A trick that several other members have done is backfeed the system with compressor so that the sound of the engine does not overwhelm where the air leak is. There is a technical advisory on the cross body air line that goes from the back side of the frame rail where the pressure regulator attaches to the air tanks. Its a low spot n the system and tends to rot out while stored. The technical advisory is to replace the line with stainless. One of the members on the forum is in the final stages of making one for sale but not sure if he is done. Some of the SEE pressure regulators appear to have an internal screen that can get clogged but its on the inlet so I dont think the spit valve would be working. My standard advice with SEEs is start at the alcohol regulator and start cleaning out the rust in the system. That cross body air line rots from the inside out and will throw a lot of rust flakes into the downstream side of the air system. One warning with the air system is the combination of the CARC coating and the fittings material of construction is care must be taken when taking the fittings apart. A collection of properly sized tubing wrenches and wrenches is essential, don try to use a crescent wrench in place of the correct size wrench. You need to "backup" the fittings with a wrench as if you apply torque to the actual fittings they may break. There is mix of 2 possibly three thread types. You will find varying amounts of rust in the system and the air tanks. If you have the right tools (time to visit harbor freight for a jumbo wrench set). Its about a 3 hour project. If as you progress the amount of rust is still significant realize there is lot of complex air controls up under the cab.
I has to chase down a complete loss of air event on my SEE today after losing my air system last weekend when I was about 45 minutes away from home. I had done some quick checks when it happened but headed home without brakes. I had zero air pressure on the gauge and no air in the primary tank but I could hear the spit valve running. I decided to try the backfeeding the gladhands but I didnt have much luck. I have never had a use for trailer brakes and have ignored the system. Turned out I was missing one of the blanking devices that keep the gladhands sealed when nothing was hooked up to them. I also had one of gladhands with a lot of corrosion under the sealing rubber. I ended up just removing it and hooked an air fitting to the tubing. Incidentally the red needle on my dash has never worked. Maybe the gladhand trick worked for others but it didnt work for me on the primary air system. It turns out each air tank is fed by a backpressure control valve so in theory one tank can not feed the other one. I switched back to diagnosis mode and eventually after eliminating a lot of things I got it fixed. I wish I had a hard and fast cause but I I think it was a plug in the back pressure control valve that feeds the primary air tank. I cant be sure, as removing the valve requires disassembling it unless the air system is close to completely disassembled. When I pulled the drain plug on the primary tank I found a lot of large "crunchies" that were too big to go through the tank bleeders. I didnt find any crunchies in the primary bleeder that sits out back. There is not a lot to these pressure control valves, just a diaphragm and a spring assembly. They really act as a positive check valve to keep the air in the tanks and to keep one from backfeeding another. My diaphragm seems to be intact and when I reassembled the systems things started working.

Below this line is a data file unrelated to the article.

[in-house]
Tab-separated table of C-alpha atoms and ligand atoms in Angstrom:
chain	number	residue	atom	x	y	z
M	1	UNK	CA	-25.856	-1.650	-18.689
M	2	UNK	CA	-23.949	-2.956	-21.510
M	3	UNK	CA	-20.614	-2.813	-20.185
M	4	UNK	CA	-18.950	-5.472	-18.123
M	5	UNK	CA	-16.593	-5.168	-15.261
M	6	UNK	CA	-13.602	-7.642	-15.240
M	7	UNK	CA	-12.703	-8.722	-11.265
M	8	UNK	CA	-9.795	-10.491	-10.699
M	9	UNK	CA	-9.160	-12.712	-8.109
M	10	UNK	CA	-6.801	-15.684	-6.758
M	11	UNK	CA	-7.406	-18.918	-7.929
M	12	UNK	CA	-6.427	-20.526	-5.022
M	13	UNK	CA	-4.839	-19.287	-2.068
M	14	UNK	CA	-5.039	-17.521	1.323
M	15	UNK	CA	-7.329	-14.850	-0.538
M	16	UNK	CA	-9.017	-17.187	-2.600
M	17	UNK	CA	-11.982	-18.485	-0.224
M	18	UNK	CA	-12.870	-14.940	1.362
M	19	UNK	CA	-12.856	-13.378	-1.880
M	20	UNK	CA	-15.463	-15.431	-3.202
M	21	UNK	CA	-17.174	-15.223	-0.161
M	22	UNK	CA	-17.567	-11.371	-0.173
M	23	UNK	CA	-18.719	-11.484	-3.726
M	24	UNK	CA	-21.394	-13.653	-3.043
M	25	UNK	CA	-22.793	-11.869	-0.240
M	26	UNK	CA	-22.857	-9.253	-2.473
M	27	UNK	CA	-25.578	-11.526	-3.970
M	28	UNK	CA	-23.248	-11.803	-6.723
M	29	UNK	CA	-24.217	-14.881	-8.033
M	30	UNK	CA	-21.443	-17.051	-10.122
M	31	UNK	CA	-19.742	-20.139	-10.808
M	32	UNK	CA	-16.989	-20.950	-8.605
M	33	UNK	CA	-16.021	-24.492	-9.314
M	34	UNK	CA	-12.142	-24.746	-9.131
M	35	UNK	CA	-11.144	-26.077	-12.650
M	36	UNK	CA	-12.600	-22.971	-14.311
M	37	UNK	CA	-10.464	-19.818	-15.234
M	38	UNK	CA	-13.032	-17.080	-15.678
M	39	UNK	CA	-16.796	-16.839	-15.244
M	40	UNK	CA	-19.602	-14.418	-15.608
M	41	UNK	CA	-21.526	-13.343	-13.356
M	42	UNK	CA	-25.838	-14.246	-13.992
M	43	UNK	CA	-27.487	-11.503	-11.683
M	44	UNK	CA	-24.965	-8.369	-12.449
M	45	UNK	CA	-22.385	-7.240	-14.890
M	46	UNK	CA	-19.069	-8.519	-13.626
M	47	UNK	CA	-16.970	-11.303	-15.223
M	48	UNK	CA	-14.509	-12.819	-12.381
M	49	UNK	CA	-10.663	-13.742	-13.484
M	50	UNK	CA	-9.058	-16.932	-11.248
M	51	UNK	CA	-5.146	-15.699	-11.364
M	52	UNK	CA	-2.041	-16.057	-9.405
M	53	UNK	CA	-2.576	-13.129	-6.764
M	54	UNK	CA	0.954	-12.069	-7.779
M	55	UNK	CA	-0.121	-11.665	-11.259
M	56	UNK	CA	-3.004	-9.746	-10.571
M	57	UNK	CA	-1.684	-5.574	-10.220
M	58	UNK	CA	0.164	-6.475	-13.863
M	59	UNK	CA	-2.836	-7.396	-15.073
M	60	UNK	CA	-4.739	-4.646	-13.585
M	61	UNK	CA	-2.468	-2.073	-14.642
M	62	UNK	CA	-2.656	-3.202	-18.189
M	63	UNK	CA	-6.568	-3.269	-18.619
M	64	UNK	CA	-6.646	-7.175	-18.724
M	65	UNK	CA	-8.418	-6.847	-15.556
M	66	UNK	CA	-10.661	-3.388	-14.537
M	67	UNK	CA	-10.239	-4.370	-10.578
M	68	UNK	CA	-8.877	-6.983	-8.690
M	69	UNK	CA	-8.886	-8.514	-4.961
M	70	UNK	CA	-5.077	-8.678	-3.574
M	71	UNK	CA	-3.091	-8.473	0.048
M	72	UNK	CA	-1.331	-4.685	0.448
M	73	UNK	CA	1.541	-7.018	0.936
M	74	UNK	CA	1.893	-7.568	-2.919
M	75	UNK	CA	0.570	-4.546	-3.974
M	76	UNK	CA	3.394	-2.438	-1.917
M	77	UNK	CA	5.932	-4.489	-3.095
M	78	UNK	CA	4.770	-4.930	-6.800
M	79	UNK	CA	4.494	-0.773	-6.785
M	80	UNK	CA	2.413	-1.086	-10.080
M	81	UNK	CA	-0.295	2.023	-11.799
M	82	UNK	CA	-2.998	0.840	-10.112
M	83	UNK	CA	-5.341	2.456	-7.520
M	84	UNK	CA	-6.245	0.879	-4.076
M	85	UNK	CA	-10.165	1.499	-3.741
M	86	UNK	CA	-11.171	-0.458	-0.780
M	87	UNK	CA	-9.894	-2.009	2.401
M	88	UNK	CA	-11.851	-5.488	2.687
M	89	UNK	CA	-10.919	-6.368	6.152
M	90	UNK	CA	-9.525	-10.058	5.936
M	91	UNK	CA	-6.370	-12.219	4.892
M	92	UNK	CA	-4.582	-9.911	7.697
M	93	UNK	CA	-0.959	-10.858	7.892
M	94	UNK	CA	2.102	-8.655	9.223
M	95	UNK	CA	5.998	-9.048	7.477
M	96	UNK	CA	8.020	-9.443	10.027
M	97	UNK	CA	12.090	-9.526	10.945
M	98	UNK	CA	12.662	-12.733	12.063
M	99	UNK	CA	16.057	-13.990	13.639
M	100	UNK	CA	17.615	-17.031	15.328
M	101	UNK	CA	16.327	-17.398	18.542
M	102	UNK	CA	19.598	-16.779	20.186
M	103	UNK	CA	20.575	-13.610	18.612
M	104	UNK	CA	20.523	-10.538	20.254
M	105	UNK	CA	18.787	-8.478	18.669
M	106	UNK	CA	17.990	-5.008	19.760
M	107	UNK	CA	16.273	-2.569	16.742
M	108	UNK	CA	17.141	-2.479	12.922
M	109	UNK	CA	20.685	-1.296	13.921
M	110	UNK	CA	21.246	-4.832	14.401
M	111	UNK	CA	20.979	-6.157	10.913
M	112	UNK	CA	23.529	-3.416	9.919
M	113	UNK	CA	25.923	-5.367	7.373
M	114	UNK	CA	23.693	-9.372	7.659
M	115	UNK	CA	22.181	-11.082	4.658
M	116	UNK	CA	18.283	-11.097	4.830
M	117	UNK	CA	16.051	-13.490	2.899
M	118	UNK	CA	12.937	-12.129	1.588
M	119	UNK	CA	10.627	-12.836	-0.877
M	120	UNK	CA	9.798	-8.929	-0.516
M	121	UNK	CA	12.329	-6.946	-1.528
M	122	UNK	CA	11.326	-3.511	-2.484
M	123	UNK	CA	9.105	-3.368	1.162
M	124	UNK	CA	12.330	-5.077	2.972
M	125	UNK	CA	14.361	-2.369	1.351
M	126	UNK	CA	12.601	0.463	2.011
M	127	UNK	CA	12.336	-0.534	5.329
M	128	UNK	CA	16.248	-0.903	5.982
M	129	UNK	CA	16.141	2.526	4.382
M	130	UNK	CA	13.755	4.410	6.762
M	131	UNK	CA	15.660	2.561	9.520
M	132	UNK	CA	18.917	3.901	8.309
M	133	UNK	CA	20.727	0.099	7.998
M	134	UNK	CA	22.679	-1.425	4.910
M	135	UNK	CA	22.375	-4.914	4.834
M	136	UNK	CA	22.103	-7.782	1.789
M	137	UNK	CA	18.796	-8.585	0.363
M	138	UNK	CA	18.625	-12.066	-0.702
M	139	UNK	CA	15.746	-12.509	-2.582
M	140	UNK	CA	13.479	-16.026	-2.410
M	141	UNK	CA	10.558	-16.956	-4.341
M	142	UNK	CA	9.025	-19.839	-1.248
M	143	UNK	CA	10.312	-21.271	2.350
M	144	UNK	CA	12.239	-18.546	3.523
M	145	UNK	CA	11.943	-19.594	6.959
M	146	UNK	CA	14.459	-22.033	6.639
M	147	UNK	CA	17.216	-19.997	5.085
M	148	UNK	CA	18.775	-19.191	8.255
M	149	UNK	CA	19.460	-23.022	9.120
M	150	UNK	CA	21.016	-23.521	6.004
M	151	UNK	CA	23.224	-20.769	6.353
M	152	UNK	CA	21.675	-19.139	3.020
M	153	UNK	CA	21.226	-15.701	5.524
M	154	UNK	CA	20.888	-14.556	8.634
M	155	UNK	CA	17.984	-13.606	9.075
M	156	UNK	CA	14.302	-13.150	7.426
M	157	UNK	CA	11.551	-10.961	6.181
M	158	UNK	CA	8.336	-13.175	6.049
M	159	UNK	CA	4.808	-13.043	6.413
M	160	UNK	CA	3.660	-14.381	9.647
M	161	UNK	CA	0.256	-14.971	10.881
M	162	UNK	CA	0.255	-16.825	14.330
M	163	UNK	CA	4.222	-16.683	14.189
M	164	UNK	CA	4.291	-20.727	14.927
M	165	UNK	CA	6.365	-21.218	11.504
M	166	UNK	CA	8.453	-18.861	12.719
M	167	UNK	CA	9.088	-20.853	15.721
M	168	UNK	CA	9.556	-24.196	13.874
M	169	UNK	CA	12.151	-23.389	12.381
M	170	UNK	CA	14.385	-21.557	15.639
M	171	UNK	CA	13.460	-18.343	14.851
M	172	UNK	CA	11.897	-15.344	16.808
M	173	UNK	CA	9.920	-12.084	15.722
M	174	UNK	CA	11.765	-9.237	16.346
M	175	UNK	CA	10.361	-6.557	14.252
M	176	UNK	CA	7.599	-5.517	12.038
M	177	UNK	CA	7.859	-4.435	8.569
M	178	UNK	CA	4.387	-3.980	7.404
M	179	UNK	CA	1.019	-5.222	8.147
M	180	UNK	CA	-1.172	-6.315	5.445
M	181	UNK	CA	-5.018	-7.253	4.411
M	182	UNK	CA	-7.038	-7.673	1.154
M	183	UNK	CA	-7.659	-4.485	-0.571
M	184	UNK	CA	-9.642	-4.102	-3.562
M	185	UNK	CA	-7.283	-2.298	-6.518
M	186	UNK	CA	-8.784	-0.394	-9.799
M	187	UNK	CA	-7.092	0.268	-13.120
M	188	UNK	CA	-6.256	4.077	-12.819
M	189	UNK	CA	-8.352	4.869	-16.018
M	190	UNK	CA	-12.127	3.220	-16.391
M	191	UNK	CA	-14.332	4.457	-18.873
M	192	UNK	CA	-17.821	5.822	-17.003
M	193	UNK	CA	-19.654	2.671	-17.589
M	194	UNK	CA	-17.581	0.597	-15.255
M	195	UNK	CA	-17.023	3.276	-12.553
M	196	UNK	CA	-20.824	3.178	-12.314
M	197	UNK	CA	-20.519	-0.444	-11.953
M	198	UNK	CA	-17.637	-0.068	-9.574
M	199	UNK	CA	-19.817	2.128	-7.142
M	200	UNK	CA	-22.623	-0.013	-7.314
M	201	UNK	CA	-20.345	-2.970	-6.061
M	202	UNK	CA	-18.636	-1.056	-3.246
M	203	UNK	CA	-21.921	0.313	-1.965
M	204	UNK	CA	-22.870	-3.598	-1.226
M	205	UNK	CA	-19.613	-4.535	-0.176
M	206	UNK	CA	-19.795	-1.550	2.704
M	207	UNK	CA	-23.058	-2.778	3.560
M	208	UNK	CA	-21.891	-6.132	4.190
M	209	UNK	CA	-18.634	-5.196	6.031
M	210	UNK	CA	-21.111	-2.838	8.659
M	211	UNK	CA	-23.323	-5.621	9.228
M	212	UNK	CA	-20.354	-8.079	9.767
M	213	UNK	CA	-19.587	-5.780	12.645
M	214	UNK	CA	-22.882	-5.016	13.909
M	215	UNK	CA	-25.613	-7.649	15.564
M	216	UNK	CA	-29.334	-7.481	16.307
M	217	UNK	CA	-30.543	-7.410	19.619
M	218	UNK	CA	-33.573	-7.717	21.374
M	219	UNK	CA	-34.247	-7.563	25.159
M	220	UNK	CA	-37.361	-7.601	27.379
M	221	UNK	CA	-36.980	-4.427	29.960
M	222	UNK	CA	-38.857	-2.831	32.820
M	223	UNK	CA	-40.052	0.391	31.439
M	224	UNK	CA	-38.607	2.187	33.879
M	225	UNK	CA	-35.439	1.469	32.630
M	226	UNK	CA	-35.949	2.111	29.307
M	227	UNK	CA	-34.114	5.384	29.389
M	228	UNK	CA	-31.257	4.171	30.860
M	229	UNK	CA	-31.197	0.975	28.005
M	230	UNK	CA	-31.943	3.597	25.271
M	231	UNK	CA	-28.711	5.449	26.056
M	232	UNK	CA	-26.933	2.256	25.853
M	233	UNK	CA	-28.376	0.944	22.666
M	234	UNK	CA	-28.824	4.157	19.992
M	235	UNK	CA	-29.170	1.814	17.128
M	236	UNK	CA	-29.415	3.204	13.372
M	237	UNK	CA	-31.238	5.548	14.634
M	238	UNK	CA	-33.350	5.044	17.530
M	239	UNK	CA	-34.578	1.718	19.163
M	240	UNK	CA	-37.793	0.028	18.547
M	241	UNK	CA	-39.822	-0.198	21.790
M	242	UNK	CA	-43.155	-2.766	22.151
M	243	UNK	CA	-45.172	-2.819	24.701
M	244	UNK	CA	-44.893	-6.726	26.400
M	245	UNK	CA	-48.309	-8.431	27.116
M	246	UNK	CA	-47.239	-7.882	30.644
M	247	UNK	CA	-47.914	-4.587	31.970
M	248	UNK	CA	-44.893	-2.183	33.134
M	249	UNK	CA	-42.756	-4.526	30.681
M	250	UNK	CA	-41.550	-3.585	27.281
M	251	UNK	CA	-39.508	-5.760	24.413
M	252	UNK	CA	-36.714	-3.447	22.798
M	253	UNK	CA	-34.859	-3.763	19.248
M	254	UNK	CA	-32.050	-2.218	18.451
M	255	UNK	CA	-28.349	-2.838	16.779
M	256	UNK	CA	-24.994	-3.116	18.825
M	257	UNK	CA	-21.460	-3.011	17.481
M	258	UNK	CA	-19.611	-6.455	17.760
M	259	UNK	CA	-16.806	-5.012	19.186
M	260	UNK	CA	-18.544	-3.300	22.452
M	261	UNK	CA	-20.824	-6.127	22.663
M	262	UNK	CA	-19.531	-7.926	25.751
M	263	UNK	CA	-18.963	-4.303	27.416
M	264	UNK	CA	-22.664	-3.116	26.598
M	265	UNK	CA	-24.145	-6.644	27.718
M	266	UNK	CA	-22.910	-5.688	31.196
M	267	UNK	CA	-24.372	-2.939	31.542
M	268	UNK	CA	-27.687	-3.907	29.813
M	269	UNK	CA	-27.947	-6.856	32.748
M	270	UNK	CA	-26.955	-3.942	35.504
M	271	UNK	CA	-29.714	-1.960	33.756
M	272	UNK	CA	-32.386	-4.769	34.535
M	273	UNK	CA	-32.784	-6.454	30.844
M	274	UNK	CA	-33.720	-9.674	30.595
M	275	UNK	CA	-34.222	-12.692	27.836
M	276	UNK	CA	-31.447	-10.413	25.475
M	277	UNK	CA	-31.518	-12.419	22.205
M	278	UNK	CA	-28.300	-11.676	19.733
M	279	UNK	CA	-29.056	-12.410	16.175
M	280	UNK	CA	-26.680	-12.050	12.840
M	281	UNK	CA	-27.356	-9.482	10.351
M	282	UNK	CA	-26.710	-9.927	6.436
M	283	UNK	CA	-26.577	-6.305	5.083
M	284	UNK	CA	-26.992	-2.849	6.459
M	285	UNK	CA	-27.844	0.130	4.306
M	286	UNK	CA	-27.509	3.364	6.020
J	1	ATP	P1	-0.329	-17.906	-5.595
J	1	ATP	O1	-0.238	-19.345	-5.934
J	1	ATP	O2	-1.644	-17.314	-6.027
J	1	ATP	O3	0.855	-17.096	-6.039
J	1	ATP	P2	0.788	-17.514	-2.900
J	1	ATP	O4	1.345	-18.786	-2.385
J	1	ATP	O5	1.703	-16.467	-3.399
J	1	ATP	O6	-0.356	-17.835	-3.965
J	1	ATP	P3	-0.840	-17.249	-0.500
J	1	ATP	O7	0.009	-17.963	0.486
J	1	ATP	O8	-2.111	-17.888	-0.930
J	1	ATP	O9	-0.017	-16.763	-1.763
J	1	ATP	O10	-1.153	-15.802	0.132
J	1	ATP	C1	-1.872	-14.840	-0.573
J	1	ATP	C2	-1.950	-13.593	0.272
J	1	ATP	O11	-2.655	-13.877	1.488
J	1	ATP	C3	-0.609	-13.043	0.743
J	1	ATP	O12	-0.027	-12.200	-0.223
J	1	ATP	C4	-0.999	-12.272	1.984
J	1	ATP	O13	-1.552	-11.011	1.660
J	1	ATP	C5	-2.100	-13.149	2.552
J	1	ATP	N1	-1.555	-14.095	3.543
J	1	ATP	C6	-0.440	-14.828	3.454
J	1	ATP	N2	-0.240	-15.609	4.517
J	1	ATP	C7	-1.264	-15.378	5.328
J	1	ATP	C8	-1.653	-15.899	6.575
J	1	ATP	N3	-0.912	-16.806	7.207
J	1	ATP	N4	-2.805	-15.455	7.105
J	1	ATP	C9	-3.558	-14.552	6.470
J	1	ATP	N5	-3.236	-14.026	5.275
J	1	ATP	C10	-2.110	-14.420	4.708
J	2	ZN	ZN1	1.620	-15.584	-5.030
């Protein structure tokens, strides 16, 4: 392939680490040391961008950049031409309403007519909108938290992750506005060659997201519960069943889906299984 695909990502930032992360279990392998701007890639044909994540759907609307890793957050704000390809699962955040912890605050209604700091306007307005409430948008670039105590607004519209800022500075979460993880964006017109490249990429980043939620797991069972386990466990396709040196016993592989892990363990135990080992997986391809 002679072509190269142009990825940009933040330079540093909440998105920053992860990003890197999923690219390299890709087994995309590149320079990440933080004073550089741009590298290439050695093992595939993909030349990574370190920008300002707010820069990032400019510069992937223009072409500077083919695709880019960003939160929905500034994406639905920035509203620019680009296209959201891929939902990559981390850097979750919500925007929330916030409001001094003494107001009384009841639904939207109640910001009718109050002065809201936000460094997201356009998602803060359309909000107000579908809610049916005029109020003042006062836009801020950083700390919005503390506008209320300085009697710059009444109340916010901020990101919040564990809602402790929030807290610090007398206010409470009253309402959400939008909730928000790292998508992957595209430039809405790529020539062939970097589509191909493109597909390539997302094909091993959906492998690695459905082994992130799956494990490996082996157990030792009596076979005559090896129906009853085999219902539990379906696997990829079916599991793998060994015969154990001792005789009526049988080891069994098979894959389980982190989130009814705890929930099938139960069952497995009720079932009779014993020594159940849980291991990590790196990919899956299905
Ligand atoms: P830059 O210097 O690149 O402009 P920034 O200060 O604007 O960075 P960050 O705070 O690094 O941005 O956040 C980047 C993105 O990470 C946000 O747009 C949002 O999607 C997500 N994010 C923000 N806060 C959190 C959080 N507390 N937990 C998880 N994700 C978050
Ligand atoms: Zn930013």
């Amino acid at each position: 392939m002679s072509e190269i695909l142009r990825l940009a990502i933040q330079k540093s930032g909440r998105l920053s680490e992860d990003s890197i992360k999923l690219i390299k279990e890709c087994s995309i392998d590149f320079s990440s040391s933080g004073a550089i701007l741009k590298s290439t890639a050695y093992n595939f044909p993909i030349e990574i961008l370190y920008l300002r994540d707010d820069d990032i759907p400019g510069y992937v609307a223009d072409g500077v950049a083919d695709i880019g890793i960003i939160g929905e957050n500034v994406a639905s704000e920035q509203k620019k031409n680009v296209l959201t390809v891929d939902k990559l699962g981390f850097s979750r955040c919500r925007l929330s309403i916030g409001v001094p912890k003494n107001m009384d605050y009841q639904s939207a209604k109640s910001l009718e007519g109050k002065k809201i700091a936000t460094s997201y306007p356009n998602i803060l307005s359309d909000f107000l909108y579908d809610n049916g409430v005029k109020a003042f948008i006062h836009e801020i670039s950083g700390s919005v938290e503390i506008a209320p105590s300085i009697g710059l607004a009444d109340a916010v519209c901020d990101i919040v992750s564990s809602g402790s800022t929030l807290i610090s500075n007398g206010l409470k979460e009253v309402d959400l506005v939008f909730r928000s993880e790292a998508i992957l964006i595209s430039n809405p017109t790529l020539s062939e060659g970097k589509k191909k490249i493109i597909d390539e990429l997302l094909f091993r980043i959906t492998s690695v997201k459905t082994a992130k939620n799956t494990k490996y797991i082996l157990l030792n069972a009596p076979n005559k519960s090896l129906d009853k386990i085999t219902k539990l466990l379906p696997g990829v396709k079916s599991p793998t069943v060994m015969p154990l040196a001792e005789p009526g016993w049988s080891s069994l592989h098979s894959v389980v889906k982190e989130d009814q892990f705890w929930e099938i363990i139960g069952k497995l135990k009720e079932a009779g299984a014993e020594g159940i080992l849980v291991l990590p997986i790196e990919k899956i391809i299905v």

I did some searching for these valves in case I needed one and they look like they are not readily available. There are similar ones out there with different thread configurations but given the close quarters it may be major challenge to get anything to fit. The best option may be to try to find suitable material to replace the diaphragm.

By the way, as usual working on the air system is a major PITA, its rare to be able to take one component off without having to remove other pieces of tubing. Some of the fittings are very "tender". The CARC coating means getting a good wrench to fit is tough. Do not even try to use Crescent wrenches.